How to conserve and sustainably manage biodiversity in the high seas?
© Laura Lallier
Marine Areas Beyond National Jurisdiction (ABNJ) are commonly referred to as the high seas. The high seas are biodiversity-rich and complex ecosystems that make up 40 % of the surface of the planet and are not controlled by one single nation. Often they are regarded as the world’s last global common.
Sustainable resource management and biodiversity conservation are enormous challenges in the ABNJ. Increased navigations, seabed mining and the exploitation of marine genetic resources are just some of the activities that have an impact on marine life. More than 80 states met for a first Preparatory Committee (PrepCom) meeting at the UN headquarter from the 30th of March to the 8th of April to negotiate a new agreement (namely: a legally binding instrument under the UN Convention on the Law of the Sea) to address these challenges.
Discussions focused on several main issues: marine genetic resources (MGRs), marine protected areas (MPAs), environmental impact assessments (EIAs) as well as capacity building and transfer of marine technology. The debate was heated regarding the rules of exploitation of MGR, equitable benefit sharing and how to include fisheries into the agreement. Overarching questions concerning the institutional structure and funding were raised throughout the meeting. Despite the difficulties, participants noted that “discussions are now turning to pragmatic approaches”. On the final day of the meeting, a “procedural roadmap” for the second PrepCom (26.8-09.09.2016) was agreed upon.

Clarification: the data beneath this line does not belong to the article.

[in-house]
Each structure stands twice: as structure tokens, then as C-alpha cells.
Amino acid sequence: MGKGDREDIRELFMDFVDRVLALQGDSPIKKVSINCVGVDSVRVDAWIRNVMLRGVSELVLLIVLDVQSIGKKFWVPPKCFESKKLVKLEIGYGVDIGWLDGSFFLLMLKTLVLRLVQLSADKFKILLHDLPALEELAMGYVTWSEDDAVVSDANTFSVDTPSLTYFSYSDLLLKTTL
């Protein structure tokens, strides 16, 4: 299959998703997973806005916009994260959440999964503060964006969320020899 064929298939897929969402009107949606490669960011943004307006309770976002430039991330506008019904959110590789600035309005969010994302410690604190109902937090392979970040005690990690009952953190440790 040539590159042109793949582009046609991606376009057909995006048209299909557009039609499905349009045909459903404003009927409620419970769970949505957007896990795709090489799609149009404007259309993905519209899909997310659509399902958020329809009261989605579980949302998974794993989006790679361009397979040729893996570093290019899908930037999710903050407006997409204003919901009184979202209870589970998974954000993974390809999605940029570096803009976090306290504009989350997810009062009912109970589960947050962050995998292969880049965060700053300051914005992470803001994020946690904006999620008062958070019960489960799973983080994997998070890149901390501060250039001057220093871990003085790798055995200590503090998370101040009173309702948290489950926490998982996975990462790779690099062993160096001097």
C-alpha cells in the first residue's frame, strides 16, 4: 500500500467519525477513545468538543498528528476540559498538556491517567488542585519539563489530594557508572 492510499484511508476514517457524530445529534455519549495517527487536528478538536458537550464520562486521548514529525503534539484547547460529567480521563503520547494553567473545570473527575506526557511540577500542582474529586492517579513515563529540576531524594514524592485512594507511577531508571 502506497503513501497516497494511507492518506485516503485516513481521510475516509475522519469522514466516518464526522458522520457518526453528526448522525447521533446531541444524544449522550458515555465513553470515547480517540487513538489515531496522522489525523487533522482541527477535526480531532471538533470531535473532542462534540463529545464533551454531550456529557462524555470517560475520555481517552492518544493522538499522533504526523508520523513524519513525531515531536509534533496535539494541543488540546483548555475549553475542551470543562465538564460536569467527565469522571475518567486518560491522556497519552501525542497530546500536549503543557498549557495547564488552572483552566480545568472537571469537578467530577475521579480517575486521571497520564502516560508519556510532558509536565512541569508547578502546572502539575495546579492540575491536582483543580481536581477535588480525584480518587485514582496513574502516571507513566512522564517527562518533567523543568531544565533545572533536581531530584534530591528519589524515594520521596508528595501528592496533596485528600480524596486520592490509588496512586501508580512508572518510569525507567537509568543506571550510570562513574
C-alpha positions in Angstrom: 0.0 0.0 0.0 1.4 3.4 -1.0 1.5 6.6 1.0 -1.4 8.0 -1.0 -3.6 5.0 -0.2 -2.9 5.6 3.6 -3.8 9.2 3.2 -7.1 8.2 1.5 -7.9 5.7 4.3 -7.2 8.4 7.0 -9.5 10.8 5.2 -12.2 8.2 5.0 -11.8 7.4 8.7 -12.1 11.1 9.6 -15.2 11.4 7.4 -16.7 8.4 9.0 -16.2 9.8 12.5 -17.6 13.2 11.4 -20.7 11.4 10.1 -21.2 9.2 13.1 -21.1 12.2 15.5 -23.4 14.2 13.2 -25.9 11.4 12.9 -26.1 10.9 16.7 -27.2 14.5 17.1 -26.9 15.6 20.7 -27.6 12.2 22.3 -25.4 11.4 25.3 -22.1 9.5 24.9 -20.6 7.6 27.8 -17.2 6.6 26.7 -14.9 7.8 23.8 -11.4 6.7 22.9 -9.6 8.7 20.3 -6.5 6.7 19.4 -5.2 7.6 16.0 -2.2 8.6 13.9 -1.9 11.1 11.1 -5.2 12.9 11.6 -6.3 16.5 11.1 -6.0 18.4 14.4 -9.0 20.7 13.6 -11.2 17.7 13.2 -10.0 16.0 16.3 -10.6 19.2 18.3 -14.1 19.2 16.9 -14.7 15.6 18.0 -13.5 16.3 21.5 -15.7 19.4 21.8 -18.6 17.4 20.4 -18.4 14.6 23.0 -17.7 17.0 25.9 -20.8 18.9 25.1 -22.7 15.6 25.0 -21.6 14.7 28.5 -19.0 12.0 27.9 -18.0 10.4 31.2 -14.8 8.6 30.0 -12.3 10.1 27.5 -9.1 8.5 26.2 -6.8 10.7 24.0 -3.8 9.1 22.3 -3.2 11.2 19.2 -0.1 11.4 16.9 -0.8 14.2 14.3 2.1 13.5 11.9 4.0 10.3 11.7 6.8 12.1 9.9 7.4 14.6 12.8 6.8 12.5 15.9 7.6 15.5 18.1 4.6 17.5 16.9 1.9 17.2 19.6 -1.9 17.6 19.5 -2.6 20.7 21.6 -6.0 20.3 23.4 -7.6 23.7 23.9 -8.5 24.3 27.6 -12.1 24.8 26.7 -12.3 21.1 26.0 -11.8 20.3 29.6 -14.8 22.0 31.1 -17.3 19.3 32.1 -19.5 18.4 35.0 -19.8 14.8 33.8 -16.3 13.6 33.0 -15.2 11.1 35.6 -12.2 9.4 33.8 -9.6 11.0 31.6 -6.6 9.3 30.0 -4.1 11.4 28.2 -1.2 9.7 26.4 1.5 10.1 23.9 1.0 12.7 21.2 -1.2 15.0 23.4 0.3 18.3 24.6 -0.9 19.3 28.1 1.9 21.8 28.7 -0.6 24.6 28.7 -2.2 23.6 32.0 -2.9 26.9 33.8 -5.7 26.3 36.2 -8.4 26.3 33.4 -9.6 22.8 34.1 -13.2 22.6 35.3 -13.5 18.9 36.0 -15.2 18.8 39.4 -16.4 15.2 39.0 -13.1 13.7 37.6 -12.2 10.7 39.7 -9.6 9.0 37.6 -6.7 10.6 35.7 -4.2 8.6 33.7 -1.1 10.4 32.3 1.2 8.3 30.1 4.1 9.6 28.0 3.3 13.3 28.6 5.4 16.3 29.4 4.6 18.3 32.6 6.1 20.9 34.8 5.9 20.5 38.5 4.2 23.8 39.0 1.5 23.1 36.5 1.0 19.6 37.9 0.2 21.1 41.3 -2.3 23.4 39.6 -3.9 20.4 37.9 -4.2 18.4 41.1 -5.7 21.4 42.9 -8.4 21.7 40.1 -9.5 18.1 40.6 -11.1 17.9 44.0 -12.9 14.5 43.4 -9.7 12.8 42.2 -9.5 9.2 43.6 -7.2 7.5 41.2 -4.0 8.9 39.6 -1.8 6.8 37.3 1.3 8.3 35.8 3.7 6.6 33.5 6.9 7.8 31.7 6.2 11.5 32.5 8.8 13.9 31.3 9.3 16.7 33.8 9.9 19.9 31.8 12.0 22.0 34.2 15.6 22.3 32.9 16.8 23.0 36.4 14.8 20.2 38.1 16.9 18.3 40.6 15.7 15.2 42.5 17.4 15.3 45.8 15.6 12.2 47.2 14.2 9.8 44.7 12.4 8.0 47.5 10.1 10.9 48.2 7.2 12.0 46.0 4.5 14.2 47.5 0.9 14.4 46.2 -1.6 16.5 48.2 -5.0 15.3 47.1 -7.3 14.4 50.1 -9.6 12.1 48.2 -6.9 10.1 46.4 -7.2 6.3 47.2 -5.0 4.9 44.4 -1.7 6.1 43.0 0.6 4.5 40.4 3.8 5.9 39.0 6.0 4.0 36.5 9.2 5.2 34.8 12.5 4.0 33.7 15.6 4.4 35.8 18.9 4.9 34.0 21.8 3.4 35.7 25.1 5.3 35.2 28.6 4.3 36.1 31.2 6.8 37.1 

Prior to the PrepCom meeting, IUCN organised a series of side events and brought together scientists, legal experts and state delegations to facilitate the complex debate. In a workshop, organised by IUCN and the EU-funded PharmaSea project, scientist from developed and developing countries met at the New York University to exchange information about current challenges and opportunities in marine biotechnology and biodiscovery. Specific focus of the debate was the use of genetic resources from marine organisms. The results fed into the debate at UN level, where representatives of the PharmaSea consortium participated.
Some additional information on the first PrepCom:
- UN takes significant step towards a new treaty to conserve marine life beyond boundaries (Link)
- Can the world agree on how to conserve the oceans? (Link)
- Conservation and Sustainable Use of Biodiversity in Marine Areas beyond National Jurisdiction (Link)